Hypes: 420 Miles on a Tank, Motorcycle Base Price
Gripes: Hard To Reach Seatbelts, Pinchy Door Handles

Manufacturers usually load press fleet vehicles with every expensive option available, so it was quite unusual to spend a week with a Mini Cooper virtually bereft of extras. With a base price of just $19,700, the Cooper hardtop is good value for the money. Its fun-to-drive quotient places it in the top echelon of sub $20,000 sedans. What extras it did have were well chosen. Instead of the standard 175/65 R15 tires and wheels, ours was equipped with the very reasonably priced ($1,250) Sport Package which upped wheels to 16 inch, 6 star-spoked alloys shod with 195/55R16 Bridgestone Turanza ER300II run-flat rubber. The Sport Package, which brings the as-delivered price to $21,650, also includes traction control, sport seats, and rear spoiler. For the driving enthusiast on a budget, this Mini represents a stellar bargain.

The sports seats are more supportive and better looking than those of any car in this price range. Finished in ballistic nylon weave, they afford more latitudinal support than the tires can generate. Their center sections contain black-on-gray Op Art swirls reminiscent of checker flags. The seats are emblematic of the whimsical character of the interior, which looks like it was designed by Disney Imagineers in Toontown. Circles and ovals cover every square inch of the dash. The circular air vents echo the shape of the free standing 8,000rpm tachometer. The door handles, speaker grills, even the keyfob are perfect circles. Oval shapes dominate the pedals, mirrors, dash face and overhead console. Square edges hardly exist. Mini eschews cheap materials in favor of quality finishes. The pebble grained dash top and door panels are finished with a matte sheen that eliminates window reflections. The aluminum trim across the face of the dash matches the subdued finish of the dash. The Mini looks and feels like a BMW inside because BMW own Mini.

The Mini is rewarding to drive because its steering is so precise. It reacts to directional change like a go-kart. Although ride quality is choppy over pavement imperfections, the stiff springing pays dividends on twisty roads. When you feed lock into the fat rimmed steering wheel, the Mini instantly acknowledges your input. This 2,712 lb. hardtop is one of the lightest cars on the market, and its telepathic dexterity is a product of that minimal curb weight. The engine in the base model Mini is adequate, but not impressive. With just 121hp available, you’ll find yourself using the 6-speed manual gearbox like a jockey resorting to the whip. The anemic torque output of 114 lb.-ft. occurs at 4,250rpm, so you’ll work hard for your quotient of zip in the base Mini. A better option might be the 181hp, turbocharged Mini Cooper S, which turns this racing striped little box into a raging pit bull. Of course, you’ll pay substantially more for the privilege (Cooper S base price: $24,750), and you’ll forego the base Cooper’s excellent fuel economy of 32 MPG overall, for 27 MPG with the S model.

The Cooper has been a sales sensation for more than 10 years now. Customization is a large part of its attraction. You can order your Mini 10 million different ways. No other car comes close to matching this virtually unlimited differentiation. The Mini is very much the Swatch Watch of the car world. It’s high quality appearance belies its cheap price. Just when you think you’ve seen every Mini available, along comes a new combo that makes you marvel at this company’s endless design savvy. But the best part of the Mini experience comes from the maxi enjoyment you get out of driving one. Mini represents a throwback to an age of car design that depended on resourcefulness and imagination rather than tunnel vision. In that way, Mini puts the fun back in motoring.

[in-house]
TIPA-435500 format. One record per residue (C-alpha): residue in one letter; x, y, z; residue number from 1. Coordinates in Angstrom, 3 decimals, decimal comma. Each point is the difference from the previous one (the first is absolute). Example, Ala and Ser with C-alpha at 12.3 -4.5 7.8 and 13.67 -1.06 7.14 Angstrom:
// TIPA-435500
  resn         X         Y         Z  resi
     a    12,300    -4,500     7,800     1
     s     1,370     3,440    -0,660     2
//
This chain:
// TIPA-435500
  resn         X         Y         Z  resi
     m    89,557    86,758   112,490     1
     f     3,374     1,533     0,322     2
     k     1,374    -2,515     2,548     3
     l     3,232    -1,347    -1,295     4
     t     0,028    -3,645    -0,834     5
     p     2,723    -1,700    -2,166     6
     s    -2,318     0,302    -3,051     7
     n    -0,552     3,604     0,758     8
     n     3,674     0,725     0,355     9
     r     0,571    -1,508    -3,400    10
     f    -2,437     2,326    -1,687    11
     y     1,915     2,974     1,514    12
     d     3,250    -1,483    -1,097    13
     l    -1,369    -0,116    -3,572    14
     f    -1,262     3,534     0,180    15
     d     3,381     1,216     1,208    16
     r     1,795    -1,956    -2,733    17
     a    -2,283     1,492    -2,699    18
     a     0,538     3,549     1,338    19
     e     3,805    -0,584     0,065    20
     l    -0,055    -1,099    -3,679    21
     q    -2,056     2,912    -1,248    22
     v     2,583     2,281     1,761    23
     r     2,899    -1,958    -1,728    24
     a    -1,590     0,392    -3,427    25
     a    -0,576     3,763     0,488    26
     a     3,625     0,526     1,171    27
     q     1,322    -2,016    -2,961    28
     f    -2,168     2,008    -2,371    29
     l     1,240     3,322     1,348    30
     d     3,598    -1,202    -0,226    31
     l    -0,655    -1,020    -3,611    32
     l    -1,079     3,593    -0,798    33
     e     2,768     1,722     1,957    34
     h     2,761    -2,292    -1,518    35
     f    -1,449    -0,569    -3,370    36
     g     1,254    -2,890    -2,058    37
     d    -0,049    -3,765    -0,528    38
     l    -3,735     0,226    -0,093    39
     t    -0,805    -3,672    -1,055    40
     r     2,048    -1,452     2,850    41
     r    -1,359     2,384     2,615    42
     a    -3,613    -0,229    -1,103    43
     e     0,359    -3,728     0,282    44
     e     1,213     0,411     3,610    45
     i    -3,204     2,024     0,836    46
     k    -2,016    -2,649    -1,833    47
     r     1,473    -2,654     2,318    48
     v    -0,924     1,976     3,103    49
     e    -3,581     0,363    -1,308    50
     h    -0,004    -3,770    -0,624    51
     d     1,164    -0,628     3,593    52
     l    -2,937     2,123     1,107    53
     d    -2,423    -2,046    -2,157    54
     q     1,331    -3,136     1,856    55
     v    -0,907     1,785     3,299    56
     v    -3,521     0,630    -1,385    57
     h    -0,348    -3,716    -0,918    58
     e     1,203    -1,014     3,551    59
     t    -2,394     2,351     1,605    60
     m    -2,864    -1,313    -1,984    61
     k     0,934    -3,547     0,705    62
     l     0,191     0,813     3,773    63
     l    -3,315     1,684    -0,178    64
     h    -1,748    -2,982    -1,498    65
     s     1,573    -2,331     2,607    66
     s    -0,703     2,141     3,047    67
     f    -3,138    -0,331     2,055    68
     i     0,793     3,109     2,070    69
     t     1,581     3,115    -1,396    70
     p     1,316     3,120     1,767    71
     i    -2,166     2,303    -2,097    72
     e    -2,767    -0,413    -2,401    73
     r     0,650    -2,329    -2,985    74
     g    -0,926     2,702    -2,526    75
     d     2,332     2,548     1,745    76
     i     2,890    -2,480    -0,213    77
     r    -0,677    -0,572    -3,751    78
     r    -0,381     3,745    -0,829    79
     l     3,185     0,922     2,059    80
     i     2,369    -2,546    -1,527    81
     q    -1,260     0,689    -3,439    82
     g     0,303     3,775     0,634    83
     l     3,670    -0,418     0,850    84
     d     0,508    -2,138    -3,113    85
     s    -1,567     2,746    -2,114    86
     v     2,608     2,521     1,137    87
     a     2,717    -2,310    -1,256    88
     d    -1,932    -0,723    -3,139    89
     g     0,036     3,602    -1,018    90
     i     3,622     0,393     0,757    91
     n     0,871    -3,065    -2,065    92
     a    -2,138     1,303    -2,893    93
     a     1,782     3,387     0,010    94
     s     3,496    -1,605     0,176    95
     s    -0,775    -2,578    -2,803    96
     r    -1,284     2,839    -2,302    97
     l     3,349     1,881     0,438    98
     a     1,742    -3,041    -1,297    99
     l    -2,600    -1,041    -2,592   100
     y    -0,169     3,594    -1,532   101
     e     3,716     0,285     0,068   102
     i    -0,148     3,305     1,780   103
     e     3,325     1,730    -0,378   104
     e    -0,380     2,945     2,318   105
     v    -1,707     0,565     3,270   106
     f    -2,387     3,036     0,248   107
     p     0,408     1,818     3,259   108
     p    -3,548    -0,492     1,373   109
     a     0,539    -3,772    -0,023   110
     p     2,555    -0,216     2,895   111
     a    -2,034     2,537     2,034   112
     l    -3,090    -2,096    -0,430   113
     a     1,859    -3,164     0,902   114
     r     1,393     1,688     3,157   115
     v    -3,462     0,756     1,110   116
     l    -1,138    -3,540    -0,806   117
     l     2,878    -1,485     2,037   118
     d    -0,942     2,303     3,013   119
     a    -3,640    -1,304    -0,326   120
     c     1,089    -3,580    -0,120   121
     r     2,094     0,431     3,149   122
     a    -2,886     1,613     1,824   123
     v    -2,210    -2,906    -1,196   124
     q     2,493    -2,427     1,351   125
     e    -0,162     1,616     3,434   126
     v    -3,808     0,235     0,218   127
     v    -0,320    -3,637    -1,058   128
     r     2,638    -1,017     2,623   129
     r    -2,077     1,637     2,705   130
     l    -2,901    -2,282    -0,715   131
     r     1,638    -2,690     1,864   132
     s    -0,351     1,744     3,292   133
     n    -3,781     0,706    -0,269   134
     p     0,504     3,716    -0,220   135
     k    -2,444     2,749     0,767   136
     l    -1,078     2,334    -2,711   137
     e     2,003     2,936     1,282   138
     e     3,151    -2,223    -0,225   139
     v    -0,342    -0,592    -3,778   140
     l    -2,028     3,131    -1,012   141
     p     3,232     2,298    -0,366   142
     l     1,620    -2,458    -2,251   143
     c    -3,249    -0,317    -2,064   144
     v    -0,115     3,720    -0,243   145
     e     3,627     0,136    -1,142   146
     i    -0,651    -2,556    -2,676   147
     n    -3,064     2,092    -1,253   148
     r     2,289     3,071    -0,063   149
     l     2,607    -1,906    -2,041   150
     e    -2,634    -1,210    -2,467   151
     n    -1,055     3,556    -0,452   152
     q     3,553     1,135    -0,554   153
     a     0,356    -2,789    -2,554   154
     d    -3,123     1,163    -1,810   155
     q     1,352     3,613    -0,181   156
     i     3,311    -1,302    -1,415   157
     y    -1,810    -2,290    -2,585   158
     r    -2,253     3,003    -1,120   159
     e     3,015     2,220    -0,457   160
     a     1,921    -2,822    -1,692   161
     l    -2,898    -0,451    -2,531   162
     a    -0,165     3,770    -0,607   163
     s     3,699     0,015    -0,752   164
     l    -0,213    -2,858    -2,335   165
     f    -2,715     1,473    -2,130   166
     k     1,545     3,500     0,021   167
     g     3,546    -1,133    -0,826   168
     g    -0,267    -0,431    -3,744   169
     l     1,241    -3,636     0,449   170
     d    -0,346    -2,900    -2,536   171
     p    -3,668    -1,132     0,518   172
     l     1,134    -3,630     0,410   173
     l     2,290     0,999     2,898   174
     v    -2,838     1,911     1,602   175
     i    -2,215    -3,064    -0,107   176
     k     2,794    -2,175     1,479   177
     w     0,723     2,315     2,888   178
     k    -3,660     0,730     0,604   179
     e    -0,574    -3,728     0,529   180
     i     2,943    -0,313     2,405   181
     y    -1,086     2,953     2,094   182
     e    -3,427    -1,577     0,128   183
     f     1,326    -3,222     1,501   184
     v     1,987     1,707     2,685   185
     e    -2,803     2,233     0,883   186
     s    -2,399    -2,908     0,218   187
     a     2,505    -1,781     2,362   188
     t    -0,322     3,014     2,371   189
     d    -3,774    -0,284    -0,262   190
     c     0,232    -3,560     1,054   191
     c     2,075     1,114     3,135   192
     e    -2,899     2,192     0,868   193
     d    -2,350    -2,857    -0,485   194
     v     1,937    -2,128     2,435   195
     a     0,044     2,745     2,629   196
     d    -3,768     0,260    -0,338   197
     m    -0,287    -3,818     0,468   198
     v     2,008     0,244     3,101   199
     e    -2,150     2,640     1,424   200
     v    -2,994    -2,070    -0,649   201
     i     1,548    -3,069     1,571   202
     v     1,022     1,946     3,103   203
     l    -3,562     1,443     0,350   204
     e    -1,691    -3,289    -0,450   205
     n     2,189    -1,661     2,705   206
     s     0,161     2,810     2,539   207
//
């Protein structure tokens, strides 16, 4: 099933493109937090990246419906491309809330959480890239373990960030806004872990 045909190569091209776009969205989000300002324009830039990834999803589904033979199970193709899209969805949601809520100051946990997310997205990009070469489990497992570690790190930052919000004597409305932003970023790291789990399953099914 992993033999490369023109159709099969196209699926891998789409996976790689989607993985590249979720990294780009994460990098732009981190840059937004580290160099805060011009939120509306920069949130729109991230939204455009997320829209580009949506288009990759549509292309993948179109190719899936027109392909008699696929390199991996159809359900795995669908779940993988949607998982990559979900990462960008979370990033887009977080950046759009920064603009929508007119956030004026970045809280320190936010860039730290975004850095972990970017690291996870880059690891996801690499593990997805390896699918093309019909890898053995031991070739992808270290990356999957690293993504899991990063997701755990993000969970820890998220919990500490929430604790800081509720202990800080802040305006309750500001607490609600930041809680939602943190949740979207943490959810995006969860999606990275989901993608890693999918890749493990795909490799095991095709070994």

2013 Mini Cooper Hardtop

  • Engine: 1.6 liter DOHC, 16 Valve inline 4 Cylinder
  • Horsepower: 121 @ 6,000 rpm
  • Torque: 114 lb.-ft. @ 4,250 rpm
  • Fuel Consumption: 29 MPG City/37 MPG Highway
  • Price as Tested: $21,650
  • Star Rating: 8.5 out of 10 Stars

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Pebble Beach Concours – 2012 MINI Cooper Coupe

Tuesday August 23rd, 2011 at 11:88 AM
Posted by: AKramer

2012 MINI Cooper S Coupe

On display at the MINI booth at this year’s Concours d’Elegance is the 2012 MINI Cooper Coupe, MINI’s new 2-seater that looks to inject even more driving fun into the MINI line-up. The Coupe becomes the fastest MINI available and purports to offer even more agile handling than the already nimble Cooper.

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2011 MINI Cooper S Countryman ALL4 Review – Out and About in the Country

Tuesday May 3rd, 2011 at 10:55 AM
Posted by: gmchan_66

2011 MINI Cooper S Countryman ALL4
Review by Gary Chan


  • Great fuel economy
  • Sure footed all-wheel drive handling
  • Sport mode that really increases responsiveness


  • Center rail is intrusive and limits loading options
  • Engine noise from the turbo-4 when accelerating
  • Premium sticker price for a non-premium car

I finally had the opportunity to drive a MINI and this one had 4-doors and all-wheel drive! Boy was this car an attention getter. Wherever I went it garnered comments and stares: my neighbor remarked, “I’m jealous … yours looks more aggressive than mine [2-door Cooper S].” People at church stopped to assess the body and look at the interior, and one kid jumped in and said the interior was “cool”.